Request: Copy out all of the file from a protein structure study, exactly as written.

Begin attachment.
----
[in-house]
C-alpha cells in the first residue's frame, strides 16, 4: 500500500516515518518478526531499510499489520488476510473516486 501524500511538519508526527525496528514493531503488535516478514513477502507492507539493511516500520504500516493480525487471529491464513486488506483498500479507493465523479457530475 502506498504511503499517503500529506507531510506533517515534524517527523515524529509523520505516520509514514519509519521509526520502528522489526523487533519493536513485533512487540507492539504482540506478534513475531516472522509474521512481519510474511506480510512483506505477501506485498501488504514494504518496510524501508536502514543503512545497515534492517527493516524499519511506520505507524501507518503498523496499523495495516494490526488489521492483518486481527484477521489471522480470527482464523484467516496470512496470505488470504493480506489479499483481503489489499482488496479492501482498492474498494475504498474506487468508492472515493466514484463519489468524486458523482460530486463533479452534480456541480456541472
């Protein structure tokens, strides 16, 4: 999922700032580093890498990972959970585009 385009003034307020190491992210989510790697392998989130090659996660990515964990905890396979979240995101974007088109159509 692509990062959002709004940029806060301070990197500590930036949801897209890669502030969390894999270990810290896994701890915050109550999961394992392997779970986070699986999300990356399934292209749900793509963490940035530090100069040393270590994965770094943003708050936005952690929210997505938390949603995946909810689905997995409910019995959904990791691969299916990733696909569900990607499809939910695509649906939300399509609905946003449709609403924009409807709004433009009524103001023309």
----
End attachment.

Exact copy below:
[in-house]
C-alpha cells in the first residue's frame, strides 16, 4: 500500500516515518518478526531499510499489520488476510473516486 501524500511538519508526527525496528514493531503488535516478514513477502507492507539493511516500520504500516493480525487471529491464513486488506483498500479507493465523479457530475 502506498504511503499517503500529506507531510506533517515534524517527523515524529509523520505516520509514514519509519521509526520502528522489526523487533519493536513485533512487540507492539504482540506478534513475531516472522509474521512481519510474511506480510512483506505477501506485498501488504514494504518496510524501508536502514543503512545497515534492517527493516524499519511506520505507524501507518503498523496499523495495516494490526488489521492483518486481527484477521489471522480470527482464523484467516496470512496470505488470504493480506489479499483481503489489499482488496479492501482498492474498494475504498474506487468508492472515493466514484463519489468524486458523482460530486463533479452534480456541480456541472
């Protein structure tokens, strides 16, 4: 999922700032580093890498990972959970585009 385009003034307020190491992210989510790697392998989130090659996660990515964990905890396979979240995101974007088109159509 692509990062959002709004940029806060301070990197500590930036949801897209890669502030969390894999270990810290896994701890915050109550999961394992392997779970986070699986999300990356399934292209749900793509963490940035530090100069040393270590994965770094943003708050936005952690929210997505938390949603995946909810689905997995409910019995959904990791691969299916990733696909569900990607499809939910695509649906939300399509609905946003449709609403924009409807709004433009009524103001023309």